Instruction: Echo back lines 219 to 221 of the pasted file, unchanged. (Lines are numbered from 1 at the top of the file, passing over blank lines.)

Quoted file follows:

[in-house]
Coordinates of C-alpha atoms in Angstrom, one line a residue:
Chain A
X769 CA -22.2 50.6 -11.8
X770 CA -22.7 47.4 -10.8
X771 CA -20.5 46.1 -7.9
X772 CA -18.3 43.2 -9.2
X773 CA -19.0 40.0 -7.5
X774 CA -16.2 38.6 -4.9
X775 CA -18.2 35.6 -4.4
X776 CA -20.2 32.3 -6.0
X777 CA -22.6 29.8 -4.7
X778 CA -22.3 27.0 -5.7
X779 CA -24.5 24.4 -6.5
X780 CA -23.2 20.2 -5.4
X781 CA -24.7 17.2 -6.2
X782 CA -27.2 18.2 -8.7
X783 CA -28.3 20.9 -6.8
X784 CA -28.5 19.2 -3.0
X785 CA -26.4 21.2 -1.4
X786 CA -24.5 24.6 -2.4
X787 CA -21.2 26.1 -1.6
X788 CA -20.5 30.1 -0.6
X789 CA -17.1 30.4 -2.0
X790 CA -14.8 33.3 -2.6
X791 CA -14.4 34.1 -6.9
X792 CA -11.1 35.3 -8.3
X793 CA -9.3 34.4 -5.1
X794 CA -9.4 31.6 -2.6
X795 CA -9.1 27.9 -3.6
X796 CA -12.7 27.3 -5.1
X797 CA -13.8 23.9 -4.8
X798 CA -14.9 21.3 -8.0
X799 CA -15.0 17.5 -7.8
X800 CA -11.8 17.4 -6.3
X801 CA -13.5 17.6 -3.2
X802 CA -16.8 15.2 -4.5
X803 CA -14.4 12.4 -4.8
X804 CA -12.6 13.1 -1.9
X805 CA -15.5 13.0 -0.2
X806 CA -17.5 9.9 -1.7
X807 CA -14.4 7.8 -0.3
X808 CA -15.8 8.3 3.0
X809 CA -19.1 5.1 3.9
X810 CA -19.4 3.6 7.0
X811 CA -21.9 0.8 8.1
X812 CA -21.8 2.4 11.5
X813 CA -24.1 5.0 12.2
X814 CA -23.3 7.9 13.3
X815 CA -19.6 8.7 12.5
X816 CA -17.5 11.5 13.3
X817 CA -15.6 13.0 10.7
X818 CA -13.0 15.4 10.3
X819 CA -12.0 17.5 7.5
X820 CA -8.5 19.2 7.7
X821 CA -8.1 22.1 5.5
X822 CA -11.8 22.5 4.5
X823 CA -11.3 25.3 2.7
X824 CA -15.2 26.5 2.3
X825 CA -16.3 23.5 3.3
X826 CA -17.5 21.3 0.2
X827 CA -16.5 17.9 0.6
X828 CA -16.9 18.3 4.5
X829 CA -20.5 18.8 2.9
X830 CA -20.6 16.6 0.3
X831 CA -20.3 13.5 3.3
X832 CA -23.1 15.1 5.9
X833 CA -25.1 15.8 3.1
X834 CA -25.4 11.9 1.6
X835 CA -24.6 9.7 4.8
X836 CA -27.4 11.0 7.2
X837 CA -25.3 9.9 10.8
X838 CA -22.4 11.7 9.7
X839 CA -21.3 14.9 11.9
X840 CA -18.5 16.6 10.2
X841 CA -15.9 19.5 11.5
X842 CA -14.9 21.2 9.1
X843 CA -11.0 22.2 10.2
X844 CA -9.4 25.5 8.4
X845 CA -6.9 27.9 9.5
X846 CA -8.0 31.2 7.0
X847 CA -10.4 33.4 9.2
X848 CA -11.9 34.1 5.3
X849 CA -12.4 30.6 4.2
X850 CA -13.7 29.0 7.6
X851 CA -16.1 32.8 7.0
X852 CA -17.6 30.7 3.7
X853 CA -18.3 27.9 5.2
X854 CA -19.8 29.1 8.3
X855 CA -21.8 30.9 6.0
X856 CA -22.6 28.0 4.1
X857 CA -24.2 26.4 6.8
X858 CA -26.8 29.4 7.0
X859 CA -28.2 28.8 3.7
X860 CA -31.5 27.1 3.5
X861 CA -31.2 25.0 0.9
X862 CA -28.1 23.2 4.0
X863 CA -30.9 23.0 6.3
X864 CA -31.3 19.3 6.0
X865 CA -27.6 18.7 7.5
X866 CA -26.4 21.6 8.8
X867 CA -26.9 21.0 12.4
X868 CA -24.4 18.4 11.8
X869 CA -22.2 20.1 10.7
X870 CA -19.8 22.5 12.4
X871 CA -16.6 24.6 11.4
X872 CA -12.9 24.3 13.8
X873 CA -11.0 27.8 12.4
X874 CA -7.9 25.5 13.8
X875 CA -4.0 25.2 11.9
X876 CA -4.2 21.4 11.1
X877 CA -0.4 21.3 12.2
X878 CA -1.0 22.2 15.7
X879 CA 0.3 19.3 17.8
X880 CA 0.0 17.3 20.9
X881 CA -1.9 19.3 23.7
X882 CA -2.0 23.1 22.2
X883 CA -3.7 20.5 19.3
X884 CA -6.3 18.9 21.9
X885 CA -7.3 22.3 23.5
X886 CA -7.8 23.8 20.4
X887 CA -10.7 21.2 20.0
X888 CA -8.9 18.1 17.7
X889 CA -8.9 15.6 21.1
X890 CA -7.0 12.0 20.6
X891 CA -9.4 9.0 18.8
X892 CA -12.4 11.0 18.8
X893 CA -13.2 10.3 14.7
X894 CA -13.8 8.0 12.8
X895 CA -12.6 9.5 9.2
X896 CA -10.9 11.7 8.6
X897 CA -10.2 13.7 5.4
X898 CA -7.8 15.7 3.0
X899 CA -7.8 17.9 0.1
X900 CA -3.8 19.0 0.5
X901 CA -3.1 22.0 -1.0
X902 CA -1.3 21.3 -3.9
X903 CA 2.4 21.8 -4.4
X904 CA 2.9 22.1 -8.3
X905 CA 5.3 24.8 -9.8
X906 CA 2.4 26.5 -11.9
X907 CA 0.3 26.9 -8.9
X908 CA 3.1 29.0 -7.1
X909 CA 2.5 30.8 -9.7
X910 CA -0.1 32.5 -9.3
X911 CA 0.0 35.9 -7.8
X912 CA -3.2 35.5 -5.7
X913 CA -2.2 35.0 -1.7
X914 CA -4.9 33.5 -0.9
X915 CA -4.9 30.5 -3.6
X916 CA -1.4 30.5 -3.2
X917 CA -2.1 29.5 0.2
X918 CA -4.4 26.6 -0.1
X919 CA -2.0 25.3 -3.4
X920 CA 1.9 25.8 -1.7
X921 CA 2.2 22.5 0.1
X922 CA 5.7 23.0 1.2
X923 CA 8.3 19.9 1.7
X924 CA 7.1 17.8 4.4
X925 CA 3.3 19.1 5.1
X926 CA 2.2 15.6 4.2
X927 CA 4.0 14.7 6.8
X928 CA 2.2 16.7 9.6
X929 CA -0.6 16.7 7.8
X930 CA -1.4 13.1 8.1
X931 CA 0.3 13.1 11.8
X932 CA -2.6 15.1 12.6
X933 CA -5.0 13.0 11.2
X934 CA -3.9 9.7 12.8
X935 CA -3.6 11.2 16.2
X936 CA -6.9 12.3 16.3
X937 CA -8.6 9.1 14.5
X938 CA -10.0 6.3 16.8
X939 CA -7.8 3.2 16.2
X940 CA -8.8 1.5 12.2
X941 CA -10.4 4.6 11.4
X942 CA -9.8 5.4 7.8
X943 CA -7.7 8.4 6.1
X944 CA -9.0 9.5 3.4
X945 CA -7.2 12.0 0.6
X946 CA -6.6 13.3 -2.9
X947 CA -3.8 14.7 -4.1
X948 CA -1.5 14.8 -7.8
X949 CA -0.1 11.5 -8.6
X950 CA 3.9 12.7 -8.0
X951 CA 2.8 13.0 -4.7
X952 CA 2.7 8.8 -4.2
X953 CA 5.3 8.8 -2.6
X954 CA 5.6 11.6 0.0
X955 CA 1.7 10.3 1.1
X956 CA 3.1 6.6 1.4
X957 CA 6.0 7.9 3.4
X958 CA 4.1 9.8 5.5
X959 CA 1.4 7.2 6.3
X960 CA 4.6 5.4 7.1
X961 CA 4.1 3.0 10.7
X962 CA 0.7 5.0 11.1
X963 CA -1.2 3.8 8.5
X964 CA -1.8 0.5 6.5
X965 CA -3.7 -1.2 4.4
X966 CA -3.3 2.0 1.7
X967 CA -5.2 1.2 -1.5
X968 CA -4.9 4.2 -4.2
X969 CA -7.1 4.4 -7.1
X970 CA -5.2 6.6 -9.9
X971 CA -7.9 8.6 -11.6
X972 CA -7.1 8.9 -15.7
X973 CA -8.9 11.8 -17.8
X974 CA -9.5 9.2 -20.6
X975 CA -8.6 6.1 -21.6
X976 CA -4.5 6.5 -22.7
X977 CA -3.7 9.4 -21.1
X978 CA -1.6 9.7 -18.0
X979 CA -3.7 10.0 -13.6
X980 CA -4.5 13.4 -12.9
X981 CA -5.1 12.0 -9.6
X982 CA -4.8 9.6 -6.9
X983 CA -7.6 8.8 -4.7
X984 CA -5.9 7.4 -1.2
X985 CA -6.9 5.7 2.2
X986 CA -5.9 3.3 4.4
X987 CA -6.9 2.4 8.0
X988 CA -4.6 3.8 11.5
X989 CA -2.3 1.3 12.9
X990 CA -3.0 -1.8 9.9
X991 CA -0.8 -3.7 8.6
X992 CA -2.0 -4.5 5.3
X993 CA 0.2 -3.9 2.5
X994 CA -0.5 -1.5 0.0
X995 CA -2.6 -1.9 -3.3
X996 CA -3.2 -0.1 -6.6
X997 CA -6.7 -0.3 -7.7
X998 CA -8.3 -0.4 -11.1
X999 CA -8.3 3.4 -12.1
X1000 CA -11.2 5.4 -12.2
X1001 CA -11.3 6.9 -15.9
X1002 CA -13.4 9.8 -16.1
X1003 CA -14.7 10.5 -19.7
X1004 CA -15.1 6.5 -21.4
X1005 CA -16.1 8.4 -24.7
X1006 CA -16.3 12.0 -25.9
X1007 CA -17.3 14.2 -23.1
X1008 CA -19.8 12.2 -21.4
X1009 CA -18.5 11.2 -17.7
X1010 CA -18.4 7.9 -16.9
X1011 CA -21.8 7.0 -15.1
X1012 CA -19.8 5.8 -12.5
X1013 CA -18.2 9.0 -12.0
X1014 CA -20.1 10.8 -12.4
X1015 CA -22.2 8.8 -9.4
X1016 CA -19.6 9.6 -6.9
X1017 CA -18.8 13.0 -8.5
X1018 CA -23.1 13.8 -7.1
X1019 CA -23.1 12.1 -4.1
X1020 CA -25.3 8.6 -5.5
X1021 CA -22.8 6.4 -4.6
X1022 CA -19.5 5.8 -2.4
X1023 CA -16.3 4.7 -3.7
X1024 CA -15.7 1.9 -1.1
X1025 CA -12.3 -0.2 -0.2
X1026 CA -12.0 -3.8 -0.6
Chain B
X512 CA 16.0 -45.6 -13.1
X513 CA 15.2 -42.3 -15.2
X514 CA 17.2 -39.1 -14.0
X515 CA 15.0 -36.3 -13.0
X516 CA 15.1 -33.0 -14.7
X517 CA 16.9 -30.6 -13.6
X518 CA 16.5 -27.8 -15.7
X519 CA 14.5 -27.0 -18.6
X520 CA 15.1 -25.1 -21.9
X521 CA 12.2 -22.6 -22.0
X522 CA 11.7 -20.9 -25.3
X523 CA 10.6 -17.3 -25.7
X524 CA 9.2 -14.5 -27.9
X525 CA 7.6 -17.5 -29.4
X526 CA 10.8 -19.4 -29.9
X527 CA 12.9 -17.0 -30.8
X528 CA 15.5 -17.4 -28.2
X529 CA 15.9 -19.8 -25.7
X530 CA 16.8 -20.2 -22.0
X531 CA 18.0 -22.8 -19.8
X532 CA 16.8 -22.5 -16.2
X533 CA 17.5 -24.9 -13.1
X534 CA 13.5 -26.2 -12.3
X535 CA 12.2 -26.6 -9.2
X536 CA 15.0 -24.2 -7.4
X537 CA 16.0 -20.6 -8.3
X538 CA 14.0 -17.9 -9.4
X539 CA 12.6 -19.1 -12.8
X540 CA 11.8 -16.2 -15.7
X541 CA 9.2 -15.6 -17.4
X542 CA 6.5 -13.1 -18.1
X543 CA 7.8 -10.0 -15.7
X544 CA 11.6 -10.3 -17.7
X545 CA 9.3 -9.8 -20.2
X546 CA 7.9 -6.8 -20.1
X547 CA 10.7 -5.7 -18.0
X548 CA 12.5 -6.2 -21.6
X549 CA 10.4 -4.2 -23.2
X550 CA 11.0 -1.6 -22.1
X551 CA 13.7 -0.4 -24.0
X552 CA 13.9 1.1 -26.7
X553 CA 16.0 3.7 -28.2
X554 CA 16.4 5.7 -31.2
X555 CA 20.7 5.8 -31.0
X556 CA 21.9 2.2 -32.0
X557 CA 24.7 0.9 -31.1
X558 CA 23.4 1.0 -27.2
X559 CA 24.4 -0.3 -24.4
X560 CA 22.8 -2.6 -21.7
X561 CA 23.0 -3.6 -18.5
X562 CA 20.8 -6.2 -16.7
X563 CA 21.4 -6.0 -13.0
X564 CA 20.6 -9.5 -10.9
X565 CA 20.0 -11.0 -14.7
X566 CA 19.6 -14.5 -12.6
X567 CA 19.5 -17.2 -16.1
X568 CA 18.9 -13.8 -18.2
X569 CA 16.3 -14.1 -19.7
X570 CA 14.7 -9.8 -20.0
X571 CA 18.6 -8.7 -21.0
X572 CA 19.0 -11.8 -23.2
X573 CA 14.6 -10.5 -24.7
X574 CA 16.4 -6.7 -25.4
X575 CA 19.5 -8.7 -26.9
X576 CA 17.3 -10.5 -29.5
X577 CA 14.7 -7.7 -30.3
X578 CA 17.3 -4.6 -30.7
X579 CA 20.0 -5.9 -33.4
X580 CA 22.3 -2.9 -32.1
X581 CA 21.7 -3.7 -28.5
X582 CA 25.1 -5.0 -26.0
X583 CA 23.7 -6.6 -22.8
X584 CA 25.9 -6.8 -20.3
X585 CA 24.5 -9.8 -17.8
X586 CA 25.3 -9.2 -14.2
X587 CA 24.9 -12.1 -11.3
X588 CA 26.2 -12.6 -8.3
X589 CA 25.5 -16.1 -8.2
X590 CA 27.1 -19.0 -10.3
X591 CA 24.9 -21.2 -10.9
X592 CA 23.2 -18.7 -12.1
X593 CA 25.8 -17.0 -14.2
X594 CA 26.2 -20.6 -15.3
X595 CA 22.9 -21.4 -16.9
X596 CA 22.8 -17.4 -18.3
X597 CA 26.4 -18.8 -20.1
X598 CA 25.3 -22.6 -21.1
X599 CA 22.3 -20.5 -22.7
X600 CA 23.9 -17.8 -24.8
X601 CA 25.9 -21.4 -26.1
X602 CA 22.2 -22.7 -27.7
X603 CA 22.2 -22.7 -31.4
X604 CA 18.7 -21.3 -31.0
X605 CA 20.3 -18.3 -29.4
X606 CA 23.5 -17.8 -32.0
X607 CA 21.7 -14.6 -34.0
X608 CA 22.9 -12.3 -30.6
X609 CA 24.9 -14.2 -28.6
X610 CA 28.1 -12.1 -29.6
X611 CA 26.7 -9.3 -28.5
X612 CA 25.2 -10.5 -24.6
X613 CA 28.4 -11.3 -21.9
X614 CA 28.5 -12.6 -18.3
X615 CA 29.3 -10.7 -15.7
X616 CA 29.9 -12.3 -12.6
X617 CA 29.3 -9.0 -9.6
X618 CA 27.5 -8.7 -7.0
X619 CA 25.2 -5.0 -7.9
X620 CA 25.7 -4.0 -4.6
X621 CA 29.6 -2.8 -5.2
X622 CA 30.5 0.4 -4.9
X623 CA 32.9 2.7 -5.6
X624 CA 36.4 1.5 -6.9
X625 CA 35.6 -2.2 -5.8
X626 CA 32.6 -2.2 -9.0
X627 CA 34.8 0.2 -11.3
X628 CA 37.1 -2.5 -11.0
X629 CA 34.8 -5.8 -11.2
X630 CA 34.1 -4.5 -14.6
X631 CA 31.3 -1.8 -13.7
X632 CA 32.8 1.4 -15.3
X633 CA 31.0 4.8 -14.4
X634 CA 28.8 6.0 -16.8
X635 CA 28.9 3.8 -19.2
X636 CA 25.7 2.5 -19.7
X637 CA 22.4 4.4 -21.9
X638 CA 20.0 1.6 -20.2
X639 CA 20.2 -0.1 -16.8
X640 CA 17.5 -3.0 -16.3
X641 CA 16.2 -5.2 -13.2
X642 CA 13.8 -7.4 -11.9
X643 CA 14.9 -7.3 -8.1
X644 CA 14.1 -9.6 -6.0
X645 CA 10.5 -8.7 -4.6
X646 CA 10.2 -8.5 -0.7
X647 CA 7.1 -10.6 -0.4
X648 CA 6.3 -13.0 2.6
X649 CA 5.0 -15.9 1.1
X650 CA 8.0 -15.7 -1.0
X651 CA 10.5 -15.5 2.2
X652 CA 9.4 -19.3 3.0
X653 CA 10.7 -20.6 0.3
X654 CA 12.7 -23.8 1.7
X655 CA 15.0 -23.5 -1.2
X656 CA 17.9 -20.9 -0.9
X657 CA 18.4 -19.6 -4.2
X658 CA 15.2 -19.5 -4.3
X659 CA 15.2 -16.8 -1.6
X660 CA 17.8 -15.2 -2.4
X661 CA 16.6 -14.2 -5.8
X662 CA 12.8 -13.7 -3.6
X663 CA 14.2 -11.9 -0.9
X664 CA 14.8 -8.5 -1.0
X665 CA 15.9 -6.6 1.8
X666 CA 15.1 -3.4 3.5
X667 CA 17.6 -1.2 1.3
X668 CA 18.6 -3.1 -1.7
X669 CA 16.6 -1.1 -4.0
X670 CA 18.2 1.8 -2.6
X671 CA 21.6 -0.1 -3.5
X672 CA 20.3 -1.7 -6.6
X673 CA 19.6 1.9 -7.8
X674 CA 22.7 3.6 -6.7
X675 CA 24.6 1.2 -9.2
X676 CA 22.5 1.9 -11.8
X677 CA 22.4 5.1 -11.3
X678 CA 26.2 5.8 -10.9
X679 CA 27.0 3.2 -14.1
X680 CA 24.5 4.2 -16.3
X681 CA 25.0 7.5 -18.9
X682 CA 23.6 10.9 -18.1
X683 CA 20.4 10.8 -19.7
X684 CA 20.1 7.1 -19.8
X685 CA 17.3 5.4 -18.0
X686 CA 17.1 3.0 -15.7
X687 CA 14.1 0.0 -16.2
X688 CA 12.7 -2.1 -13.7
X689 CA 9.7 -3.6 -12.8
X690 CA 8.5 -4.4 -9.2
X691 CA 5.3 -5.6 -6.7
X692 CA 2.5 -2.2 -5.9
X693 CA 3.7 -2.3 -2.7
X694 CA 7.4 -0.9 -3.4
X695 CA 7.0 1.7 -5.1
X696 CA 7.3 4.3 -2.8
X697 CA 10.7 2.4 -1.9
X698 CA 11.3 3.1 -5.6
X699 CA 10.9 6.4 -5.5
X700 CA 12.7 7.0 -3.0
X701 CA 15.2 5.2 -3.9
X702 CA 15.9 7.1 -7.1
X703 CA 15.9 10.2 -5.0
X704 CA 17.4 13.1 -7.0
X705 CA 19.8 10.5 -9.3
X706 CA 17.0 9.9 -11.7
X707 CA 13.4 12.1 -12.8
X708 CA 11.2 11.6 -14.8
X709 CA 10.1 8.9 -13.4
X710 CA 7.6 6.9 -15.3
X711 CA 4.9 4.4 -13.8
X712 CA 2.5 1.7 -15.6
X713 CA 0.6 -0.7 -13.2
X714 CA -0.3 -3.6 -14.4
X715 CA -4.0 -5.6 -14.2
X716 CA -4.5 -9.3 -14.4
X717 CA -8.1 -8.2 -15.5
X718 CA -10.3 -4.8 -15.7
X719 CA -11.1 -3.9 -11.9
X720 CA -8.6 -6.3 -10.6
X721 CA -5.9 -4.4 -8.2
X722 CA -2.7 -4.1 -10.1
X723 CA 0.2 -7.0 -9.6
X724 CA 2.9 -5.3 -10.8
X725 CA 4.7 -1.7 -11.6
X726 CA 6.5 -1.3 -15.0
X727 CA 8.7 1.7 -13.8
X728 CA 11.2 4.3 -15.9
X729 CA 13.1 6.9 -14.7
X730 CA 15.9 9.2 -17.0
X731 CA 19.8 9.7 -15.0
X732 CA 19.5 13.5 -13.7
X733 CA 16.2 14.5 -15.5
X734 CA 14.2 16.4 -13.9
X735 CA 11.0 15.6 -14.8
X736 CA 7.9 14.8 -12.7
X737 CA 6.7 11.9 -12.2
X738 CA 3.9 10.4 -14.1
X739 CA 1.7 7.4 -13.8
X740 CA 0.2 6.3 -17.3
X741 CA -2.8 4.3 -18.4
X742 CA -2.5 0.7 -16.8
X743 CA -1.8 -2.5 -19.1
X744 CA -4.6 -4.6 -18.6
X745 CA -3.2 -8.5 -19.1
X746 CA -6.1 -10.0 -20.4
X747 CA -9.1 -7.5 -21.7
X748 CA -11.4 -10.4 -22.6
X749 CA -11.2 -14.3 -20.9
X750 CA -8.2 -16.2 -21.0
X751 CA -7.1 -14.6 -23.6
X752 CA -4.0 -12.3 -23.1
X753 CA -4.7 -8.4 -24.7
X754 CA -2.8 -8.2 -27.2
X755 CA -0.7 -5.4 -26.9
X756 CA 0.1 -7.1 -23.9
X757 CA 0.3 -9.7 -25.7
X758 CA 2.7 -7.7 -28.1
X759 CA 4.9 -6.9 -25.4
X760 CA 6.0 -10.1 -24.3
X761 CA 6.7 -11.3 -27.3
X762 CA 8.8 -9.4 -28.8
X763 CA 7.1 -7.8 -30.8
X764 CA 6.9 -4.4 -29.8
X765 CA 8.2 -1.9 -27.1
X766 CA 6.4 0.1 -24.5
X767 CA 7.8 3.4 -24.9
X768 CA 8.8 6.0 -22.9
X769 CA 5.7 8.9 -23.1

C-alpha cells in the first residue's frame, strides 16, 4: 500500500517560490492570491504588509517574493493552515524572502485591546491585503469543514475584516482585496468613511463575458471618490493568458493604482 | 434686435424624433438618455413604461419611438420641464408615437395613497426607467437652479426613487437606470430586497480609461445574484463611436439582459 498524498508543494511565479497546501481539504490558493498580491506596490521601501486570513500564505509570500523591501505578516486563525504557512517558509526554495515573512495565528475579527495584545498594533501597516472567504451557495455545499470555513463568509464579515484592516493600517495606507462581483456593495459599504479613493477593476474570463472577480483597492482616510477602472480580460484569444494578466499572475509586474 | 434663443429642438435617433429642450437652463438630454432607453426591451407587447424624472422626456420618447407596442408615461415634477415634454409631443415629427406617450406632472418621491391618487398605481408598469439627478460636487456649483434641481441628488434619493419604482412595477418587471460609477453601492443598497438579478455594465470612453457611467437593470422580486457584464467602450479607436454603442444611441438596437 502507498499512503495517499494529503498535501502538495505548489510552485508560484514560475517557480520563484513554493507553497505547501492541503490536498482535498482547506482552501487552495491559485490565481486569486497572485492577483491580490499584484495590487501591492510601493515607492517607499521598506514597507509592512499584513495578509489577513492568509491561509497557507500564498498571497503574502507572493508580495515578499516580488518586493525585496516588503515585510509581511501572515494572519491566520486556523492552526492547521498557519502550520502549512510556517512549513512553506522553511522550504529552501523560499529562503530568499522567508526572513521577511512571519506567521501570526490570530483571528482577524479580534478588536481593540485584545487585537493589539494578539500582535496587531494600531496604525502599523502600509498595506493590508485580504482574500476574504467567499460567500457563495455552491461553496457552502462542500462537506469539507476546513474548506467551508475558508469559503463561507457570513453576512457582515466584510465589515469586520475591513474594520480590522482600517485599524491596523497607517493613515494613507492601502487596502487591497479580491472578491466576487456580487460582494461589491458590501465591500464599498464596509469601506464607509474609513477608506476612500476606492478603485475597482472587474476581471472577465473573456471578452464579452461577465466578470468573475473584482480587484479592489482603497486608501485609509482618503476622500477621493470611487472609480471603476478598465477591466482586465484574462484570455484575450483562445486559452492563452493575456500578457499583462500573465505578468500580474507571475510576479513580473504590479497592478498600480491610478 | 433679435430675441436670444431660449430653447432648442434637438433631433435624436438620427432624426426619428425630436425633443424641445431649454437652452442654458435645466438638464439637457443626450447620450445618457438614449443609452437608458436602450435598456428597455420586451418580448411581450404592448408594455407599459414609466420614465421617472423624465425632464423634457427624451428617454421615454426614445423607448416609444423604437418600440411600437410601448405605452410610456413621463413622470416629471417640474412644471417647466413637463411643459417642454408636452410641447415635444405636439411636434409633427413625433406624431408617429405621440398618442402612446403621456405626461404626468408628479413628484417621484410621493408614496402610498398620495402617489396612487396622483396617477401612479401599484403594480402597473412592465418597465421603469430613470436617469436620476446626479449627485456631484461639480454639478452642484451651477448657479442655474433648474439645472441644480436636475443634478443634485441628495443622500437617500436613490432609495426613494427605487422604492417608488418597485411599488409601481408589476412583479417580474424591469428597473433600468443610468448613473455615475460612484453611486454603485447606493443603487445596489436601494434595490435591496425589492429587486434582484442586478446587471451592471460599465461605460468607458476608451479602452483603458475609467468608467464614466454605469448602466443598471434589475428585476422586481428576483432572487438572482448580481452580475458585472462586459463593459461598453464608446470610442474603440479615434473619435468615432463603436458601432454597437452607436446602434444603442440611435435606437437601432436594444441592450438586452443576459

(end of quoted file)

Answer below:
X984 CA -5.9 7.4 -1.2
X985 CA -6.9 5.7 2.2
X986 CA -5.9 3.3 4.4